by Dorothy Hinshaw Patent-Nature's Animal Ambassador
Through most of human history people could only communicate when they were within shouting distance. When alphabets came along, our ancestors could create messages on stone or wood and later on parchment (made from animal skin), or paper, made from wood pulp. Then, of course, the message had to get from one person to another by way of a messenger. When public mail came along, it made that process much easier and more reliable.
That’s where things stood for a long time. Imagine being a soldier in 1804 joining explorers Meriwether Lewis and William Clark on their epic trek across the west to the Pacific Coast. This was territory almost totally unknown at the time to European Americans.
You’ve left behind your family and all your friends. Now you have no way of finding out what happened to those dear to you. Did your father or mother die? Did a sister get married? How many babies were born? Your loved ones get to be a bit luckier, since in the spring of 1805, the keel boat that carried the expedition to Indian villages for the winter is sent back down the Missouri River with a small crew, and you get a chance to write notes to your loved ones, reassuring them that you are okay.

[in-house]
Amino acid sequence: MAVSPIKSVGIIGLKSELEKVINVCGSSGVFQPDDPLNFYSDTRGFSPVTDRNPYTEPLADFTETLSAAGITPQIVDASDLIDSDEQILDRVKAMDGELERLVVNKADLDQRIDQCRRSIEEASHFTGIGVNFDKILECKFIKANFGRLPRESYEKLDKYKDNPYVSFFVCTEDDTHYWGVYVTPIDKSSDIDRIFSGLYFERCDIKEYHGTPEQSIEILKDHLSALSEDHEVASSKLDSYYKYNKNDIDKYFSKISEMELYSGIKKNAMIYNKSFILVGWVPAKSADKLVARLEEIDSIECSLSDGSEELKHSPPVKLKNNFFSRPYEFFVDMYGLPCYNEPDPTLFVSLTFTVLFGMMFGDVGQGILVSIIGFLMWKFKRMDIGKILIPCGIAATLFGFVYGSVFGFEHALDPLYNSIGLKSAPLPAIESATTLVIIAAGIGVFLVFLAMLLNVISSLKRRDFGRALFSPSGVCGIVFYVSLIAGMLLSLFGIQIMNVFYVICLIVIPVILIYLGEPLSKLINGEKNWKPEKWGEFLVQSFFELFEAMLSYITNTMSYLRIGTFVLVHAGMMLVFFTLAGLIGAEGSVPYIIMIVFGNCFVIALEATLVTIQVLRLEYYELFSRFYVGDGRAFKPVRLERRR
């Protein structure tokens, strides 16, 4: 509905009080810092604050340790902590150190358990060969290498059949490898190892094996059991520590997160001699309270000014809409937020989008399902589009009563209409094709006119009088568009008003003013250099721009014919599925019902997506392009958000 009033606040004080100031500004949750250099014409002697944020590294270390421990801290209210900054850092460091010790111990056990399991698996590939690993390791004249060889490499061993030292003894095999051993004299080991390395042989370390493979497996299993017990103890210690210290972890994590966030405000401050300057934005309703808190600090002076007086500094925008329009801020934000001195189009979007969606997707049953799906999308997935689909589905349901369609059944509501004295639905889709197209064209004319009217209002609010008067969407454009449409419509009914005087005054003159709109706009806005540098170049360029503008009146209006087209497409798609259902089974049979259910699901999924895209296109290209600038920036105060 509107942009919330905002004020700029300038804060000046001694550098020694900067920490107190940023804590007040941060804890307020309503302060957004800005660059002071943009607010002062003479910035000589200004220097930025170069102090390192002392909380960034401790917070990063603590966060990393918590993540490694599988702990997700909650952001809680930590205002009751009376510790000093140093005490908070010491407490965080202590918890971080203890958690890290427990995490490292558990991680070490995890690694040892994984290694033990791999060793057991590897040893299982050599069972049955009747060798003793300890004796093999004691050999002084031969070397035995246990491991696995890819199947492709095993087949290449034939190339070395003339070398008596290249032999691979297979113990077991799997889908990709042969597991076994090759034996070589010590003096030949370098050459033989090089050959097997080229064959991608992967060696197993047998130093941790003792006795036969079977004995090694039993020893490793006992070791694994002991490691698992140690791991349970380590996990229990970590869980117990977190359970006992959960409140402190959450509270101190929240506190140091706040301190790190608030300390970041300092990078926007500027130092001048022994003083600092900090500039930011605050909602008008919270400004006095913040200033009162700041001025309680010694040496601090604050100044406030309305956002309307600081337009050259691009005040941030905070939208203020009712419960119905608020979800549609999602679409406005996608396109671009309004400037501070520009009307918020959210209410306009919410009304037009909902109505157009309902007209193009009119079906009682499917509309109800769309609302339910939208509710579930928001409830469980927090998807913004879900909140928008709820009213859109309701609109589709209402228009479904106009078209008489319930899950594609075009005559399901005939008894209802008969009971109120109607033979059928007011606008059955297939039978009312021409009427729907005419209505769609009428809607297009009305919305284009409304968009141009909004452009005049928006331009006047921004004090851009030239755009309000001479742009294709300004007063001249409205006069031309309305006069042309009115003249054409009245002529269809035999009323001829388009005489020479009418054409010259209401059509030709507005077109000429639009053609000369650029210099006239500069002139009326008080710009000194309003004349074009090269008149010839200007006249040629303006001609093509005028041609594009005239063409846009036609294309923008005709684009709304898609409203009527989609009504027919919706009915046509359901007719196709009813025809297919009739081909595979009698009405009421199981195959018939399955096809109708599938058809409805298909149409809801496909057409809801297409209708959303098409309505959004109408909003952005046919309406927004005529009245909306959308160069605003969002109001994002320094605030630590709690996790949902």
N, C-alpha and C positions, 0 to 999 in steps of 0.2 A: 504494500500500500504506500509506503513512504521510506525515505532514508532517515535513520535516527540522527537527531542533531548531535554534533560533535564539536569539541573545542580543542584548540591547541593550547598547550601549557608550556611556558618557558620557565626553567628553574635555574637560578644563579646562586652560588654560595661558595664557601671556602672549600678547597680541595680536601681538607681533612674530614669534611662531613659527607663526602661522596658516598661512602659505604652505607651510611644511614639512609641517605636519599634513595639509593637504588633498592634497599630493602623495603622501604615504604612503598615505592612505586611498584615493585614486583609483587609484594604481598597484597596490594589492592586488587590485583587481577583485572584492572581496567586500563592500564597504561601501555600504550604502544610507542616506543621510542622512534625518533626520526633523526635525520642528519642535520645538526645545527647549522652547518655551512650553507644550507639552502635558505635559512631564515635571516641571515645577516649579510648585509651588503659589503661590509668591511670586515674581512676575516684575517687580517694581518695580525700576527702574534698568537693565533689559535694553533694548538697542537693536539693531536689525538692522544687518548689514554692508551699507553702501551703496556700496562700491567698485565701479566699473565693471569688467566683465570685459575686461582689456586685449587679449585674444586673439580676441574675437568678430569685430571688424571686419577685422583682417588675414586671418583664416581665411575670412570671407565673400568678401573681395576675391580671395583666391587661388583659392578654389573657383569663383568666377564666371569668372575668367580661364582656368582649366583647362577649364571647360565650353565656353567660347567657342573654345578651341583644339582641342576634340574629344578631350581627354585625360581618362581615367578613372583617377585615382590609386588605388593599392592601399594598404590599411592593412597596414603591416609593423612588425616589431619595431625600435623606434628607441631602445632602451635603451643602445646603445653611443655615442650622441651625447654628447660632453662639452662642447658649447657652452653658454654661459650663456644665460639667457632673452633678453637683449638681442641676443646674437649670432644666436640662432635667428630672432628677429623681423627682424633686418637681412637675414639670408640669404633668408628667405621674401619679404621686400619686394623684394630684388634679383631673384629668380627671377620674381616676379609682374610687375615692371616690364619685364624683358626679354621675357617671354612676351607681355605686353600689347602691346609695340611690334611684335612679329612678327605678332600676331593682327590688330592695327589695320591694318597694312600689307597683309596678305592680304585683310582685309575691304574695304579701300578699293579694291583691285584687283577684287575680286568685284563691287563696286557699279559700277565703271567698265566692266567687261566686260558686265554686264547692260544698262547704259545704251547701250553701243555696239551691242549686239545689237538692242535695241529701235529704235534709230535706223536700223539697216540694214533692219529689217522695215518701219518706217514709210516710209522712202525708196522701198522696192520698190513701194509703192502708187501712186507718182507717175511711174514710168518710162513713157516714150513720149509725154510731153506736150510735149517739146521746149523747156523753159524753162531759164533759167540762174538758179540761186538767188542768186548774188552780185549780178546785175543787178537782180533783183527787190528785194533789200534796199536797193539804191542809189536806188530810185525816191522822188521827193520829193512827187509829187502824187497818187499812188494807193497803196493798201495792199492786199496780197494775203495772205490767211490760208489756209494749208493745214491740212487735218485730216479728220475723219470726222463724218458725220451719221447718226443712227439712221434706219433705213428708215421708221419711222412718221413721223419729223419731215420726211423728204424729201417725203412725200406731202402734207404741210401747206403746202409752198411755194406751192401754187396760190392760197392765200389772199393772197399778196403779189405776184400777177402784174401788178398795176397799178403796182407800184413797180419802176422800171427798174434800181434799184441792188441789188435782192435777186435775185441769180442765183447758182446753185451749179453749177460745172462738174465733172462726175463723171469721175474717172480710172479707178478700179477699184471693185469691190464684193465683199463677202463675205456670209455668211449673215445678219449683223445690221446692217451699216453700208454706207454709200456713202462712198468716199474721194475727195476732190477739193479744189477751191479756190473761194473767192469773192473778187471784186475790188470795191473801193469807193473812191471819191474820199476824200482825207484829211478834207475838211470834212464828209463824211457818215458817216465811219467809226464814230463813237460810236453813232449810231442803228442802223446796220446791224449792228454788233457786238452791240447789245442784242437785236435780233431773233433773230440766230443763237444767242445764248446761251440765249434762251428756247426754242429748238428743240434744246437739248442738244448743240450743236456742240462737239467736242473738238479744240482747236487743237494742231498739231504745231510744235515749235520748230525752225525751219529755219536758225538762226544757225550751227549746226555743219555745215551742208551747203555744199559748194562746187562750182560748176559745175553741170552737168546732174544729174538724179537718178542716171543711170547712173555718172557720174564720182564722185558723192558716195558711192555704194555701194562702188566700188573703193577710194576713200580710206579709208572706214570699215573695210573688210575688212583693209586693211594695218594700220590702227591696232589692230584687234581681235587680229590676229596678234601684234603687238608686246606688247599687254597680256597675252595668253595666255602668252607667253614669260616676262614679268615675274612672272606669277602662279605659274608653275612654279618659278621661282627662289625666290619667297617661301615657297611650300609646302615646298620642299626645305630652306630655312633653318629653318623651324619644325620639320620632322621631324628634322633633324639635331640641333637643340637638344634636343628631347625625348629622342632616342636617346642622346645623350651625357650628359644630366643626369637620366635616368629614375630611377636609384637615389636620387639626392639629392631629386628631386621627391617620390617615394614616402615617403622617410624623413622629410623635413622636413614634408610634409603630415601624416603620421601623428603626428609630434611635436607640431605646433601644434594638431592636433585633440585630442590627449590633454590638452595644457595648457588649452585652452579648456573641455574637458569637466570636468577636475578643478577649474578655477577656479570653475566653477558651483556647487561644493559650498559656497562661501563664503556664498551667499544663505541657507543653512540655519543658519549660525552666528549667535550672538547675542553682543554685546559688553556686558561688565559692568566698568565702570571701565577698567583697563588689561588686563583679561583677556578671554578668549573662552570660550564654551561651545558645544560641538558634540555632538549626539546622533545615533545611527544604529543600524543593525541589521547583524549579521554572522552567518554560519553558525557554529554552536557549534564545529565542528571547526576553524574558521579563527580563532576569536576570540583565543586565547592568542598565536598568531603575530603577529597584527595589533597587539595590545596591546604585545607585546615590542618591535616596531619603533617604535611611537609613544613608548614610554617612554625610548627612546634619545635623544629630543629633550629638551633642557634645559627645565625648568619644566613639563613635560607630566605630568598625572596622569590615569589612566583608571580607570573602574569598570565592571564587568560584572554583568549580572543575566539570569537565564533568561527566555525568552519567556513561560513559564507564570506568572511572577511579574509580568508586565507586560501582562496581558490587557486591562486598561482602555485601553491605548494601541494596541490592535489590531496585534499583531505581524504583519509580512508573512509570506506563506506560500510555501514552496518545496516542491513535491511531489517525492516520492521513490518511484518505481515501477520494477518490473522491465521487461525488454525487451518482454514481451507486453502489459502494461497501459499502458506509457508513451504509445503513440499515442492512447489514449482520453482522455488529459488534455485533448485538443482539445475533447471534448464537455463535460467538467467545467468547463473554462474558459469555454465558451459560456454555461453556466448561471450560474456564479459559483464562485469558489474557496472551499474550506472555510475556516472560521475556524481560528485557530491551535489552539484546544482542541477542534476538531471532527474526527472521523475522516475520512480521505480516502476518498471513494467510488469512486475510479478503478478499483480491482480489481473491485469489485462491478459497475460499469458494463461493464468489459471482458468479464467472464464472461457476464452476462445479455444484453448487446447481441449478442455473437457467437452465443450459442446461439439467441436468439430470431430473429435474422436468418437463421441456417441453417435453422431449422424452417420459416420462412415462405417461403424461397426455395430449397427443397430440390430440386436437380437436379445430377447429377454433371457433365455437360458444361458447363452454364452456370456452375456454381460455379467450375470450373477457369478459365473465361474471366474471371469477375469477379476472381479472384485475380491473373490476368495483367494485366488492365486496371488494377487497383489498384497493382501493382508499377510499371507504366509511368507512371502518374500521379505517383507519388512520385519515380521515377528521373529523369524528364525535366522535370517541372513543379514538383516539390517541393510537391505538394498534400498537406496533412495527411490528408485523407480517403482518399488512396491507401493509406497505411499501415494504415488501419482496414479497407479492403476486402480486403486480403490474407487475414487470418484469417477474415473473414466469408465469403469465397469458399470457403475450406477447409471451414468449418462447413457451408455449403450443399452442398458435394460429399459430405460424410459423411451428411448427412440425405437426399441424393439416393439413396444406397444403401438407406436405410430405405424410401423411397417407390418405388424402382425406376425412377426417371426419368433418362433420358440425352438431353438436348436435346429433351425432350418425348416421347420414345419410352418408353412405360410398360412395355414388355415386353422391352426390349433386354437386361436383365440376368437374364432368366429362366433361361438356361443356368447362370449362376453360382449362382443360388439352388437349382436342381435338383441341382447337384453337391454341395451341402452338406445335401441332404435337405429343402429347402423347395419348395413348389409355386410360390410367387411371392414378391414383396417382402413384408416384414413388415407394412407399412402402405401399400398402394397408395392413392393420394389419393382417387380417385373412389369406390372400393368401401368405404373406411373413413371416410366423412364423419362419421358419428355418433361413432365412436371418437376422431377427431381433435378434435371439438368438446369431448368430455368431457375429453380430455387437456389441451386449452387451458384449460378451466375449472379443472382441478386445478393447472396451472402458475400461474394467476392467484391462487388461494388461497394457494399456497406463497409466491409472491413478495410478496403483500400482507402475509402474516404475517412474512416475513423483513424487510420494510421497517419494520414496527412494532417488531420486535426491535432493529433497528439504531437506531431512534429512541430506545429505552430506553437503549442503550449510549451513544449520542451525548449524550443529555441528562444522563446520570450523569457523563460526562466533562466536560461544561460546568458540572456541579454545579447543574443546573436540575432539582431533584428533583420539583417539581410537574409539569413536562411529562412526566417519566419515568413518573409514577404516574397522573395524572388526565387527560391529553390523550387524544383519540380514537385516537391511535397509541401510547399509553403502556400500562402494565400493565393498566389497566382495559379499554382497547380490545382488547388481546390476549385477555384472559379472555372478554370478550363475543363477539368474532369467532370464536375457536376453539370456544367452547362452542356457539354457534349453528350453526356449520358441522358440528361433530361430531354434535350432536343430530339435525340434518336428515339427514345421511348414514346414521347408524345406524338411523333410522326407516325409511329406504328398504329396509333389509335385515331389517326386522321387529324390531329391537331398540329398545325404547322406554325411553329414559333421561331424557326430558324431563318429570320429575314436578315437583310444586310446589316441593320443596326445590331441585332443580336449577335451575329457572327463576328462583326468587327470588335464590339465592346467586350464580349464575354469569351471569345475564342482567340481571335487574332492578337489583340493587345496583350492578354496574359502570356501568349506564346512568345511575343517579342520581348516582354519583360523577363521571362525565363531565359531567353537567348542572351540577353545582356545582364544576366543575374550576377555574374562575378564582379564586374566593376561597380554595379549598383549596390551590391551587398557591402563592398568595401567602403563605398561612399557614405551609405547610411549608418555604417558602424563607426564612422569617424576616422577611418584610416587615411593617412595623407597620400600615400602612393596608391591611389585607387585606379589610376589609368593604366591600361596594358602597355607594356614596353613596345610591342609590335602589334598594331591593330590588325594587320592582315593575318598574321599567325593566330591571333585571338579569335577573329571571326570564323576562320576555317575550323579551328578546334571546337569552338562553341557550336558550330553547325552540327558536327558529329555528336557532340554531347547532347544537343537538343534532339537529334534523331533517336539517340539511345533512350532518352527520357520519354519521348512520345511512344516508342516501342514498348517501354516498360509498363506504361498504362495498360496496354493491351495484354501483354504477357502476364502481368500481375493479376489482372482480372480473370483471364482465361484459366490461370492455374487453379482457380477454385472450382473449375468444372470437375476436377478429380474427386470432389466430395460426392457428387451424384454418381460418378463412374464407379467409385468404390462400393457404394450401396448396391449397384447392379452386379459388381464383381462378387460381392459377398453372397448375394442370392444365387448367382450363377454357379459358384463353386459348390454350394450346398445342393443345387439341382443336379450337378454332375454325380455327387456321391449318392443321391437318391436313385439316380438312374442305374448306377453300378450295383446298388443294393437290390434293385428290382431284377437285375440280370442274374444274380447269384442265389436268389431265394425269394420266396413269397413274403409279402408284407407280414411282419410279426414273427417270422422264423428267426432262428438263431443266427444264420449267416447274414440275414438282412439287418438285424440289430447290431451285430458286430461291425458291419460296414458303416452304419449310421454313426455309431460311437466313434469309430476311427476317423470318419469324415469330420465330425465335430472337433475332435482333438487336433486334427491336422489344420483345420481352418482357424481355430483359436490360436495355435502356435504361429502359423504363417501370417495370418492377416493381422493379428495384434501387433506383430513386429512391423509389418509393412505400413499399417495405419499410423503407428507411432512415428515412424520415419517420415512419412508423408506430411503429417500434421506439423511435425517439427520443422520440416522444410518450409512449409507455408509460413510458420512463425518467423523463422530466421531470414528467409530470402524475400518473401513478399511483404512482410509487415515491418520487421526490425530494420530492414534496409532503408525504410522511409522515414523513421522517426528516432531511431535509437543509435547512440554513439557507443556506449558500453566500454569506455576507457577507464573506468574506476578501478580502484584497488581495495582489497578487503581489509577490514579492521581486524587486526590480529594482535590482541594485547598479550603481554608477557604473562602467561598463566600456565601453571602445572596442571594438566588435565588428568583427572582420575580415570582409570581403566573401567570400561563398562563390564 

A lot can happen during a 2½ year span like the one endured by members of the expedition! Finally, in September of 1806, you and your colleagues return to the St. Louis area and find out that most people assumed you were all dead. Now you must figure out as quickly as possible how to reconnect with family and friends. It won’t be easy, since they don’t know you are alive, and you don’t know where they are after so long. How can you even locate everyone you care about?
Think about it: If you didn’t have email or a phone of any kind, whose messages would you miss the most? And who would you most wish you could tell about these events in your life?
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